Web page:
Kohn gift establishes two new social policy professorships at the Ford School
The Karl and Martha Kohn Professorship of Social Policy will advance societal equity and inclusion in the United States. The Arlene Susan Kohn Professorship of Social Policy will address the rights of the disabled in the United States.
With a $5 million gift from Harold and Carol Kohn and the Kohn Charitable Trust, the University of Michigan will establish two new professorships at the Gerald R. Ford School of Public Policy. Each professorship will support a leading faculty member to establish innovative and vigorous programs through scholarship and applied policy engagement to address structural inequalities and improve social policy.
“I am grateful for Hal and Carol Kohn’s generous gift to the Ford School in support of research and action that address social and structural injustices,” said Michael S. Barr, dean of the Gerald R. Ford School of Public Policy. “Their philanthropy is deeply meaningful, honoring the memories and ideals of their family members to strengthen social policy that is inclusive for all.”
One professorship will honor Harold’s parents, Karl and Martha Kohn, whose lives were irrevocably affected by the rise of Germany’s National Socialist Party policies in the 1930s and 1940s. Karl is described by his son as a man of extraordinary courage and a bold risk-taker; Martha’s moral compass never wavered. Funds will be used to support a faculty member whose efforts “advance equity and inclusion policies for all U.S. residents,” said Carol and Harold Kohn.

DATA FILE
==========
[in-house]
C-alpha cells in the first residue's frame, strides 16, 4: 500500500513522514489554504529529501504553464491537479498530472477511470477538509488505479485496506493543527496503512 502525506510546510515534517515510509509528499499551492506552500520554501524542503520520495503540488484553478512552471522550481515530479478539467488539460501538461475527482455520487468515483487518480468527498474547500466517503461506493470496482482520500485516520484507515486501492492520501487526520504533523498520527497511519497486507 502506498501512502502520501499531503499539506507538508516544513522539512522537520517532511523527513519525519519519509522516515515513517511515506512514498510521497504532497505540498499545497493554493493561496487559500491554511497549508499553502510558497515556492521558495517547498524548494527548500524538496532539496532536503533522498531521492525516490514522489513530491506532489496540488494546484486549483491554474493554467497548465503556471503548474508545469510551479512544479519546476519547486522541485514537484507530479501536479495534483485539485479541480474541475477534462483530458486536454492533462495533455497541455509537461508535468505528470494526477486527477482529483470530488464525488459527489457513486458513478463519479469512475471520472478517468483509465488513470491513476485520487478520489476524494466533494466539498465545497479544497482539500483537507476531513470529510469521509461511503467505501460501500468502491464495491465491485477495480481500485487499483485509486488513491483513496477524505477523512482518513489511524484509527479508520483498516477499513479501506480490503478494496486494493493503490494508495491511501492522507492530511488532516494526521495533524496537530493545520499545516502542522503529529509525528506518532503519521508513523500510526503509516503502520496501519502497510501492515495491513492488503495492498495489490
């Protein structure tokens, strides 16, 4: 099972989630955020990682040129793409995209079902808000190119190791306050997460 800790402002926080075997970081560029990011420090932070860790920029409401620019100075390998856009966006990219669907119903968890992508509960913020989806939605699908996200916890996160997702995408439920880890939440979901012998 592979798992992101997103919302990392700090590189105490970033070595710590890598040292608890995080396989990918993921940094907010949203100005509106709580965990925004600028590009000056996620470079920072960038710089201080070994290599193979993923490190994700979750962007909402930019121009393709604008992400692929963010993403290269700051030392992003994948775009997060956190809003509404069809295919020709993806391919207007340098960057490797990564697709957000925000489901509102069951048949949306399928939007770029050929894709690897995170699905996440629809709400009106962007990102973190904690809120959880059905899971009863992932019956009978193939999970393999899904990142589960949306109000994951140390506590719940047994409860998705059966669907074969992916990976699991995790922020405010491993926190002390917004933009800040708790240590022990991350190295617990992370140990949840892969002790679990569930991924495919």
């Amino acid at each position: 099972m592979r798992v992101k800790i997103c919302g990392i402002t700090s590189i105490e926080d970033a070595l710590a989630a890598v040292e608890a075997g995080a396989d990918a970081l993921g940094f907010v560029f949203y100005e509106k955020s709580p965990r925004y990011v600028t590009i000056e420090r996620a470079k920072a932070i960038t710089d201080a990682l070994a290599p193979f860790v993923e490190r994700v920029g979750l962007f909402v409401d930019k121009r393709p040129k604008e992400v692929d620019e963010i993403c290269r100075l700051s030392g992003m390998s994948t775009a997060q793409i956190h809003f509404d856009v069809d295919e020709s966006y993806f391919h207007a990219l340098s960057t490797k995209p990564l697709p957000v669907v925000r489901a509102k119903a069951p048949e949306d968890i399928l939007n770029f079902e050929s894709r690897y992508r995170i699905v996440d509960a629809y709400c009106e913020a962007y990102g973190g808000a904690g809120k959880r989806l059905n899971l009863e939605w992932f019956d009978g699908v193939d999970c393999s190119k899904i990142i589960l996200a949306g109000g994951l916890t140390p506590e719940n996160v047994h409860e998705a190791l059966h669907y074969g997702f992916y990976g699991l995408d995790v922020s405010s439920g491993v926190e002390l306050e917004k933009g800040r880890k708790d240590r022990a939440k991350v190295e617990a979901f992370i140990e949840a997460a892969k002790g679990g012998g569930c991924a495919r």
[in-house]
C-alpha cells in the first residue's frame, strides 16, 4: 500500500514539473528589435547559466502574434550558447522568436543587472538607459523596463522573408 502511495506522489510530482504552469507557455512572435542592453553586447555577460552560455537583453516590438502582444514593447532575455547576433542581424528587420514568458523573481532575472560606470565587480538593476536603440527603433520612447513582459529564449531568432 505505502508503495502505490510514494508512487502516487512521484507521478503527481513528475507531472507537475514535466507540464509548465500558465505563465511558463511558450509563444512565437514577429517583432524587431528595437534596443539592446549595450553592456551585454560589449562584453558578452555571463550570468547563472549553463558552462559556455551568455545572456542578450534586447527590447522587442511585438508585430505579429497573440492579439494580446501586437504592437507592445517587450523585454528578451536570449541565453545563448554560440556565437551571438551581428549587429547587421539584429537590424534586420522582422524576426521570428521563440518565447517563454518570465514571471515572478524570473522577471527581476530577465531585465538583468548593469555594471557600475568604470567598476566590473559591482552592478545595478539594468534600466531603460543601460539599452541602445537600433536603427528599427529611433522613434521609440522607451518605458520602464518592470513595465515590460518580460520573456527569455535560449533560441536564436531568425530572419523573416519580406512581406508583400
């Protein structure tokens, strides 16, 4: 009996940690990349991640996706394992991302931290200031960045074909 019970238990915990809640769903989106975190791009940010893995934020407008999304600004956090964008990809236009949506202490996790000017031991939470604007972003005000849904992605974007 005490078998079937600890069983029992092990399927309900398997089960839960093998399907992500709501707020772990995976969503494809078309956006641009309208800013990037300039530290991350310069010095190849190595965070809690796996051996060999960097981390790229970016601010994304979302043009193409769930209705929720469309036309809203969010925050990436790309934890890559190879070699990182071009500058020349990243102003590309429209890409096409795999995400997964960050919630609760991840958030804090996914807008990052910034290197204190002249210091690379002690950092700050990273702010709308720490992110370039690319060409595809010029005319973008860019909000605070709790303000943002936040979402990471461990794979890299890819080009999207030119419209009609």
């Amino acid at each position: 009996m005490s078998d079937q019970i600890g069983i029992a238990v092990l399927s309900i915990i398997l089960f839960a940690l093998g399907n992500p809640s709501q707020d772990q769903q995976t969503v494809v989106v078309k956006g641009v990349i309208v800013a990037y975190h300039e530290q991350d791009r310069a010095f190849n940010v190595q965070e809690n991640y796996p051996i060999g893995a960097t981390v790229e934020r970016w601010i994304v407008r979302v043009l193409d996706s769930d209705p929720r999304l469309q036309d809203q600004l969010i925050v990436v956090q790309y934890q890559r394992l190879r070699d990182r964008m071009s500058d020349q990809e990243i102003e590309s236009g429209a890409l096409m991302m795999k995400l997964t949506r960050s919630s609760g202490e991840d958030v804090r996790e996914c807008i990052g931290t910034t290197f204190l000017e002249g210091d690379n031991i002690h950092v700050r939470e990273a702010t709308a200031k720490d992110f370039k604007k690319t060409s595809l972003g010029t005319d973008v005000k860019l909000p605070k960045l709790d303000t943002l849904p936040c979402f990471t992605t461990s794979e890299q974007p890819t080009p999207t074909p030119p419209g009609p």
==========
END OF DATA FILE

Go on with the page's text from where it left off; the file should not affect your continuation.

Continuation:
The second professorship honors Harold’s twin sister, Arlene Susan Kohn. Arlene, born with Down syndrome, passed away in 2016. Harold said she had a strong voice and could “powerfully redirect our family to what was real and what was important.” With their gift, the Kohns seek to “add her voice to the national dialogue on the rights of the disabled and to support their voices and accomplishments.” They added, “We believe that these rights are essential to keeping the national fabric whole and vibrant.”
“We know of no better home for these professorships than the Gerald R. Ford School of Public Policy,” said Harold Kohn, who received his Bachelor of Science degree in chemistry from U-M in 1966. “The University of Michigan, a public university, has stood as a beacon for the personal freedoms that define this country. It has, with dignity and respect, welcomed students and faculty of all backgrounds. It has encouraged debate of different opinions and ideas. It has supported and enabled constructive changes in our society.”
Having the three professorships at the Ford School is very special for the Kohn family. Harold Kohn said, “Uniting the names of my grandparents with my parents and my sister in the common purpose to benefit society is simply extraordinary.”
The Kohn’s new gift builds on the Ford School’s strengths, faculty expertise, and number one ranking in social policy. Read the biographies of Karl and Martha Kohn and Arlene Susan Kohn.